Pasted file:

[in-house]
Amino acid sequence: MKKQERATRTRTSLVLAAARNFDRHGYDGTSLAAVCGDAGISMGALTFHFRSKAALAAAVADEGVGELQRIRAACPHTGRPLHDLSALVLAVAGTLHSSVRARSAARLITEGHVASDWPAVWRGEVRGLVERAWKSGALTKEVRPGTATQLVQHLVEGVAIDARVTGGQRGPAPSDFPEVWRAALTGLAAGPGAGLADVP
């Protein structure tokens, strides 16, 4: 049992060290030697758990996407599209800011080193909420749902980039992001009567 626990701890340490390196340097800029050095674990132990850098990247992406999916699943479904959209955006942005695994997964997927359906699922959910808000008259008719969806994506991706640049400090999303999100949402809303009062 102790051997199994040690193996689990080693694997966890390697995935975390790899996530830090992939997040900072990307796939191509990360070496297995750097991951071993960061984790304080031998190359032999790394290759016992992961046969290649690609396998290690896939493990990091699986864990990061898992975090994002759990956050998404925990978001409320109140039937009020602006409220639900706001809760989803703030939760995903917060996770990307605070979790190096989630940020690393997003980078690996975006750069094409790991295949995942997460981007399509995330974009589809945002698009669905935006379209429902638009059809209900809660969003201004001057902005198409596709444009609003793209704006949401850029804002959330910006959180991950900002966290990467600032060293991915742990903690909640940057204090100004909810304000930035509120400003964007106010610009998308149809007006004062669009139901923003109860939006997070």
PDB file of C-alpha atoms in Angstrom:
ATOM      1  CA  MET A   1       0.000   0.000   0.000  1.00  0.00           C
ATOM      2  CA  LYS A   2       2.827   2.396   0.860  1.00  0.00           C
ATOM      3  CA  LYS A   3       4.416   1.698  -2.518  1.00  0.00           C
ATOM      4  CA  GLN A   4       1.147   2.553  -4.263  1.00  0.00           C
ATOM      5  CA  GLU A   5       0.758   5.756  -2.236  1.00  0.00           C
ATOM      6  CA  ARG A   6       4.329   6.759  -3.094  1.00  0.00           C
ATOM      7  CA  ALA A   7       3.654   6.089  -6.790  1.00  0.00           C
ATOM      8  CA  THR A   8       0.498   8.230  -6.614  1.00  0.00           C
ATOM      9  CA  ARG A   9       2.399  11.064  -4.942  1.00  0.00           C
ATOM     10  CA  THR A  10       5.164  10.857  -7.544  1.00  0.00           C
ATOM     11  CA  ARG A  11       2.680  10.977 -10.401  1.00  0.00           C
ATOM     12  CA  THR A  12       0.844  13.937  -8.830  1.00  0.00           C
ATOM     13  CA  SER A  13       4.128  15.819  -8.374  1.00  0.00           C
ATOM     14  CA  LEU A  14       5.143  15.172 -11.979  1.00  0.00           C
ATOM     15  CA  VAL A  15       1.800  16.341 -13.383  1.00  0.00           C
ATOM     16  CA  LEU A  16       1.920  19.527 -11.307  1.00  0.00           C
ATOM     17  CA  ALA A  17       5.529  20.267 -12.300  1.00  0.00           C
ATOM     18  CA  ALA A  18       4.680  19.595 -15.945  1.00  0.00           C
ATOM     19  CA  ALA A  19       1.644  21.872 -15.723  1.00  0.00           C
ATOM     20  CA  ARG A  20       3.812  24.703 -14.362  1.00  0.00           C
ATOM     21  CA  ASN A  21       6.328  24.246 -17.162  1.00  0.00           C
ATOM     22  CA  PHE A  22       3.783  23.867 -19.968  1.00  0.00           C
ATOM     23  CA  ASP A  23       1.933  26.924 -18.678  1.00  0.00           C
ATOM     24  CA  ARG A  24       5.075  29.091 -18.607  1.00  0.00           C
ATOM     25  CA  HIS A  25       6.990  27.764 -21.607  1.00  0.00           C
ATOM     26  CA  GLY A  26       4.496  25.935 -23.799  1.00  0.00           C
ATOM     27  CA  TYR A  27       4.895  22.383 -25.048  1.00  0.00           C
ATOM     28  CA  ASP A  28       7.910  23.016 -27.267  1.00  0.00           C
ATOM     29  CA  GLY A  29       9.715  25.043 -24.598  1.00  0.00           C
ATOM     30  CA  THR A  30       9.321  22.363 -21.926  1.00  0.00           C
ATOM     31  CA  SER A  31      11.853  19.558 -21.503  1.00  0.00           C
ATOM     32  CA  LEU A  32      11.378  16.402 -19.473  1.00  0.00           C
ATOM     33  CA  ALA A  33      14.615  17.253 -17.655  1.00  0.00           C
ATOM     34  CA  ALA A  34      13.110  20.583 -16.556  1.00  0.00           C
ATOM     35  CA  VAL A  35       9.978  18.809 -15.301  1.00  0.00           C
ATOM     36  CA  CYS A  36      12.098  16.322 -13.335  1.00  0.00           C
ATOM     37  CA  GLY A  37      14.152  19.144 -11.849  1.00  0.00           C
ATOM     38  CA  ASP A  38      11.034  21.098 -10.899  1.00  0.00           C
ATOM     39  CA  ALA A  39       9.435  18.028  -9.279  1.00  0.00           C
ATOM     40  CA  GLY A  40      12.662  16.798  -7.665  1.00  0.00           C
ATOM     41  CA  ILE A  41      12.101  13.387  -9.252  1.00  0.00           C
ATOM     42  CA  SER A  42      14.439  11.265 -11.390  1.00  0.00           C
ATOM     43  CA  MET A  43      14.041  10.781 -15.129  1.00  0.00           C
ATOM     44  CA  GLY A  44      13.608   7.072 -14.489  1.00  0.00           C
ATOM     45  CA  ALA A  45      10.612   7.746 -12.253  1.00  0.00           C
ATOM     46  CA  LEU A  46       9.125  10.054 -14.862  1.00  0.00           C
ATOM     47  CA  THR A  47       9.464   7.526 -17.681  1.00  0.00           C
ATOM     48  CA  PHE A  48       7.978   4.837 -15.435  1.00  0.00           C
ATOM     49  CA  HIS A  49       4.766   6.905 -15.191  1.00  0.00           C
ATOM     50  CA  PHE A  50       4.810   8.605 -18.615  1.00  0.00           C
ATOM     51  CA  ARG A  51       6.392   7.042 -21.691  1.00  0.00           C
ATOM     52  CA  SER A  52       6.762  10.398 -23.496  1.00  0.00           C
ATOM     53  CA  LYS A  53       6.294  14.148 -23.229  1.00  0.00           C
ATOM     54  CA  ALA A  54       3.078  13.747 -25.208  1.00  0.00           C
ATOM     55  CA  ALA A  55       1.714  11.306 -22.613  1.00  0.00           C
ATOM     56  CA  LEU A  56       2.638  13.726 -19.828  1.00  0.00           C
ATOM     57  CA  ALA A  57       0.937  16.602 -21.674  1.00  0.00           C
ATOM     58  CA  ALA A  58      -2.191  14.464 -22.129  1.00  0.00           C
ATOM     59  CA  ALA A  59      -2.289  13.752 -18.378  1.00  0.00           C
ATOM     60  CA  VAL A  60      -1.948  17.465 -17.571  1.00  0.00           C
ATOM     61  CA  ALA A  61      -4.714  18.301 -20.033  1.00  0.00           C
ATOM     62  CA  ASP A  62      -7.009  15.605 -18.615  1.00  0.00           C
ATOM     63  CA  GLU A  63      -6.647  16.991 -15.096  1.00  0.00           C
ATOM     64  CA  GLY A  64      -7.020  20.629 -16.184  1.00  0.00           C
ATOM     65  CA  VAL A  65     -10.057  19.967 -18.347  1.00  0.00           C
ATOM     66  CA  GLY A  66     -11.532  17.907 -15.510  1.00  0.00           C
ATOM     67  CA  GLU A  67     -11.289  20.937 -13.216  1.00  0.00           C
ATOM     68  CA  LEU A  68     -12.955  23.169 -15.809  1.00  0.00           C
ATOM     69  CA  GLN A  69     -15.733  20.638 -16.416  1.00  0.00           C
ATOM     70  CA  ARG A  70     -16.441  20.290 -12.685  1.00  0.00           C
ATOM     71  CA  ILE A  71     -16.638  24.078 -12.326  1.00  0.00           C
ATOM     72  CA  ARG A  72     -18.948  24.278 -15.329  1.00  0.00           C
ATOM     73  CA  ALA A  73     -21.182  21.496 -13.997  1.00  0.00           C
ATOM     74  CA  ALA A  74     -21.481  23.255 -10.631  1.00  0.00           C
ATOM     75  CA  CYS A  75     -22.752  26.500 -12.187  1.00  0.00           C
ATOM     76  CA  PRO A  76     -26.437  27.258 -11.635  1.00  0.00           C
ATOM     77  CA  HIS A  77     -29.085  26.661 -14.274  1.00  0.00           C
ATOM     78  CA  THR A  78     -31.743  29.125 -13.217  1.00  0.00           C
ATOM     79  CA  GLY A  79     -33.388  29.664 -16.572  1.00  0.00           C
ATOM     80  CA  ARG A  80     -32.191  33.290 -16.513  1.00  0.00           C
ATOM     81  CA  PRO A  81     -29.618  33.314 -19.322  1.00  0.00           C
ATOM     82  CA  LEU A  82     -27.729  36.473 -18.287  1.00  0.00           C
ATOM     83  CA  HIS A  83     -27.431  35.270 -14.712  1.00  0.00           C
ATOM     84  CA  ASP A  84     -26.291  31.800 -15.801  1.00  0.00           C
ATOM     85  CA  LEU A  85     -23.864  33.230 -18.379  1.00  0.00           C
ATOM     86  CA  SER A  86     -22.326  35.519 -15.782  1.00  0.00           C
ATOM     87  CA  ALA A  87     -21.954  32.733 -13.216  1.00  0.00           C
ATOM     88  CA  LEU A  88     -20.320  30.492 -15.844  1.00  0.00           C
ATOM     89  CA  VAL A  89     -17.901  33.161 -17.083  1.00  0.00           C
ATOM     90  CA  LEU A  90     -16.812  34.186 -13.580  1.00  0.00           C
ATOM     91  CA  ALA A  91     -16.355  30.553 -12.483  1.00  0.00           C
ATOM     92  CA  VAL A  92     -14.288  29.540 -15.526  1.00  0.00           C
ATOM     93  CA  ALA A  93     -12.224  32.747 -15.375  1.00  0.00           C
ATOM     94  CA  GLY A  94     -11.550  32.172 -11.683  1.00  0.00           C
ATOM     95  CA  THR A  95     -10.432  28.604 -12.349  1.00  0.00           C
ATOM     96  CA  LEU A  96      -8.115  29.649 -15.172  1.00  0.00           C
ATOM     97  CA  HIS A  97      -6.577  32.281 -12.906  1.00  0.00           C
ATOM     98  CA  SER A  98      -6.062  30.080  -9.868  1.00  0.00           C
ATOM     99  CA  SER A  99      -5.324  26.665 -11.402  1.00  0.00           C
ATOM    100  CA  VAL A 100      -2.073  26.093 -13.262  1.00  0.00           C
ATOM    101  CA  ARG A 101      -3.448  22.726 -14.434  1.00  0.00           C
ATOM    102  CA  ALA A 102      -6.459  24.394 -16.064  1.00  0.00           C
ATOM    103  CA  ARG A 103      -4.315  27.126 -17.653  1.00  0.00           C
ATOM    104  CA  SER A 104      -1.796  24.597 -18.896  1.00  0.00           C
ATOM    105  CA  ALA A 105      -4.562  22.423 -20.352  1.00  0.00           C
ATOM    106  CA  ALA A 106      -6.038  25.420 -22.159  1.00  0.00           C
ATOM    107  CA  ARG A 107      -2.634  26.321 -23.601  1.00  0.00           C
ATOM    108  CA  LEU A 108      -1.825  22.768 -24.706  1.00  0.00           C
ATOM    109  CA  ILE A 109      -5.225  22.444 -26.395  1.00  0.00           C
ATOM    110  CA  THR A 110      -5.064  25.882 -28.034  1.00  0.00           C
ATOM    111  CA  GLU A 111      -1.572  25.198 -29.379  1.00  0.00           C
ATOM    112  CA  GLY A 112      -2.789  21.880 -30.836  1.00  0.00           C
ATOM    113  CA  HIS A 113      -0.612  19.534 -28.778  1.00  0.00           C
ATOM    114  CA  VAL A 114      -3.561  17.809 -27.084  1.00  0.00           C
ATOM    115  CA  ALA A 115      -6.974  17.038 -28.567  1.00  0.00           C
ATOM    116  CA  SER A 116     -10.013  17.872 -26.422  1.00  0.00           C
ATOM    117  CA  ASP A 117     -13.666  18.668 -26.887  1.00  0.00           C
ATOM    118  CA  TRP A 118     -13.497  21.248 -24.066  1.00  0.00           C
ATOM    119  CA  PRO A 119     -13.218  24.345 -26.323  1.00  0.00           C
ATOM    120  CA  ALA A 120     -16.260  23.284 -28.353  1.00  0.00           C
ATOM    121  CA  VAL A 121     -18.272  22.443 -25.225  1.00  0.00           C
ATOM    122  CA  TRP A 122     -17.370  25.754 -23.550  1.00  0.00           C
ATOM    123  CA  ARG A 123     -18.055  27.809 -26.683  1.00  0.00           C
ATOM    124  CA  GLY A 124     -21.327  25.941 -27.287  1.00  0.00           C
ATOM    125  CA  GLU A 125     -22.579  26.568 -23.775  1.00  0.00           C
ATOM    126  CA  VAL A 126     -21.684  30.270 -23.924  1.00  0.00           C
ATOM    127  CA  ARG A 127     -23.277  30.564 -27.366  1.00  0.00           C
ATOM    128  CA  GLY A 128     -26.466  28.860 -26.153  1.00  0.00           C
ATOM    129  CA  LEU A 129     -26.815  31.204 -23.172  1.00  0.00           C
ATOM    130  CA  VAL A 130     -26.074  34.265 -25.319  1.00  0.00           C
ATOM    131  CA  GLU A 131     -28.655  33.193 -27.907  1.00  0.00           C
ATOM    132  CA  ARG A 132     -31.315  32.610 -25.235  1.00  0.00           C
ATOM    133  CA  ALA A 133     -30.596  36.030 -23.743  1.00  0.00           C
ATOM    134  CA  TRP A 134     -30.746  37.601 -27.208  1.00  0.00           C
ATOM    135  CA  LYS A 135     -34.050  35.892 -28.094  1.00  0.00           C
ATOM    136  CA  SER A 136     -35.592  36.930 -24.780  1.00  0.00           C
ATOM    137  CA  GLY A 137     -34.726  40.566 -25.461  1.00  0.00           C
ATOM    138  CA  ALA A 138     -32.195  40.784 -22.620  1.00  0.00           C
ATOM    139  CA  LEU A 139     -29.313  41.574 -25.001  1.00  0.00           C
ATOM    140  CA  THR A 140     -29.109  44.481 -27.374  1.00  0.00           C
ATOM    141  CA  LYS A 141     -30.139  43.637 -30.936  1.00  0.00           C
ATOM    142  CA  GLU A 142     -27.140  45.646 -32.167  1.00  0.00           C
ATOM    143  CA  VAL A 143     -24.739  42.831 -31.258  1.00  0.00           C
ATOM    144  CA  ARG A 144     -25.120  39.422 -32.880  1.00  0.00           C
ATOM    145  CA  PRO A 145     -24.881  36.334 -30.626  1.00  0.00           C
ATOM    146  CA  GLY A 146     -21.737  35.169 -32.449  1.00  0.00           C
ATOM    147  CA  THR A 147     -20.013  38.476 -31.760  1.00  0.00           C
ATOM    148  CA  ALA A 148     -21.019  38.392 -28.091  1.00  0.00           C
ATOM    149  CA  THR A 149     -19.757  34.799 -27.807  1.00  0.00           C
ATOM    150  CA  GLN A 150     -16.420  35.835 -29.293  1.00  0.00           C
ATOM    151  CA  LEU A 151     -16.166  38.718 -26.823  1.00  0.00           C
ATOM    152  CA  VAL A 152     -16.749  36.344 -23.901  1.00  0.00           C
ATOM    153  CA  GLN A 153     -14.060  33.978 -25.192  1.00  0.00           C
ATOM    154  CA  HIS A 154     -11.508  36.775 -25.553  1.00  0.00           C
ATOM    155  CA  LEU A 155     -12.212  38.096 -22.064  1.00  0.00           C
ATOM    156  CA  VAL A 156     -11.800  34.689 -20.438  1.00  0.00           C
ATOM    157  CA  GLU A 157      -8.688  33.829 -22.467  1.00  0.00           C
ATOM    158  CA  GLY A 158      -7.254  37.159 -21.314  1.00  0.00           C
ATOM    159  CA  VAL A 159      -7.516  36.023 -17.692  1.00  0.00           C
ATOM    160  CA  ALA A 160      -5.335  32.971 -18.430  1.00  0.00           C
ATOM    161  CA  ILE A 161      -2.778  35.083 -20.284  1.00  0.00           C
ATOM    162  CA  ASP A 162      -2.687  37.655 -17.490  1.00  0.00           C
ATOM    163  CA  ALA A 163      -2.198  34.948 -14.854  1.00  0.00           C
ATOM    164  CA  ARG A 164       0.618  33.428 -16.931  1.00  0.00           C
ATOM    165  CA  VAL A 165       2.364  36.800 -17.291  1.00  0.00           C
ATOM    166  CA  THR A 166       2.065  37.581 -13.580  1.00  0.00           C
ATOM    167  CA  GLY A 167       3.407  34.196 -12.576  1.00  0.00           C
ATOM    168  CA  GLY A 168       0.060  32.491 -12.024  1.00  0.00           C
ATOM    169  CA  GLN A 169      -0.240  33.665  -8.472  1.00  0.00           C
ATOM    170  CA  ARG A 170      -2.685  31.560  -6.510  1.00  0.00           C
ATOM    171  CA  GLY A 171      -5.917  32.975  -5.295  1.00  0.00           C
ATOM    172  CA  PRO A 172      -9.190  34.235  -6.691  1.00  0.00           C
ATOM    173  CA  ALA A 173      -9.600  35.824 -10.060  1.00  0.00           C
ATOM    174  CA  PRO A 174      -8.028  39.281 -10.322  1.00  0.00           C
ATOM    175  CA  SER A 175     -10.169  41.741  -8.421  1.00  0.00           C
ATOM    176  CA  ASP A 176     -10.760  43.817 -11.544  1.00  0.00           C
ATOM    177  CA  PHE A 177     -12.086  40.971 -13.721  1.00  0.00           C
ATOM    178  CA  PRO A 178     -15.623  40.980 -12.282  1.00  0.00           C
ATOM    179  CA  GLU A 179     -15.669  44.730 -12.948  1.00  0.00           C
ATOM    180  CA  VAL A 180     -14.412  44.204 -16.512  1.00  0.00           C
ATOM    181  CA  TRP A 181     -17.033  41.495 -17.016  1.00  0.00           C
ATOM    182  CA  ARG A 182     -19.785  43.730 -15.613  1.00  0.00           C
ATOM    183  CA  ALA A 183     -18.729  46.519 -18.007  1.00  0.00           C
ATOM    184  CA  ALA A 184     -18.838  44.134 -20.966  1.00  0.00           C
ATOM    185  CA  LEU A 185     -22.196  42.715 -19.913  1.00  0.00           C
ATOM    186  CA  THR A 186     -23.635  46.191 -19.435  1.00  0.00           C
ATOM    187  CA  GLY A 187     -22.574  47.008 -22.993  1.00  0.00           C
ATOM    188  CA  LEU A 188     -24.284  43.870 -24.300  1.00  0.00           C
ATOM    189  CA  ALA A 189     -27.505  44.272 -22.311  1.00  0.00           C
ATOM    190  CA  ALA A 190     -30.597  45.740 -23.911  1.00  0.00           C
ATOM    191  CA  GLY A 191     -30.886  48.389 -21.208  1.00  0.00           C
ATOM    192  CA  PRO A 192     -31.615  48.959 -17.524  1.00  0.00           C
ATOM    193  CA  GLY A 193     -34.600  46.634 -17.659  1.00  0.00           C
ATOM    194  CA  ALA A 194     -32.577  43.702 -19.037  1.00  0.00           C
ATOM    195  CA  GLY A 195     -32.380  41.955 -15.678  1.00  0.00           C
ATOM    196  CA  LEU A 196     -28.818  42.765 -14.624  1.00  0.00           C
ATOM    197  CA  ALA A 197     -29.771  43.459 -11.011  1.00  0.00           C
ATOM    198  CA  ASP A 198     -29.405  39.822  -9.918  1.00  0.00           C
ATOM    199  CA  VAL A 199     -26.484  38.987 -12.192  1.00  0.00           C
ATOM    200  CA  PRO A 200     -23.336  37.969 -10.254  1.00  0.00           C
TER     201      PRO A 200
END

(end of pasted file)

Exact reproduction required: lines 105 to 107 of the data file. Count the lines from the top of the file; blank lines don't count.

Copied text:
ATOM    101  CA  ARG A 101      -3.448  22.726 -14.434  1.00  0.00           C
ATOM    102  CA  ALA A 102      -6.459  24.394 -16.064  1.00  0.00           C
ATOM    103  CA  ARG A 103      -4.315  27.126 -17.653  1.00  0.00           C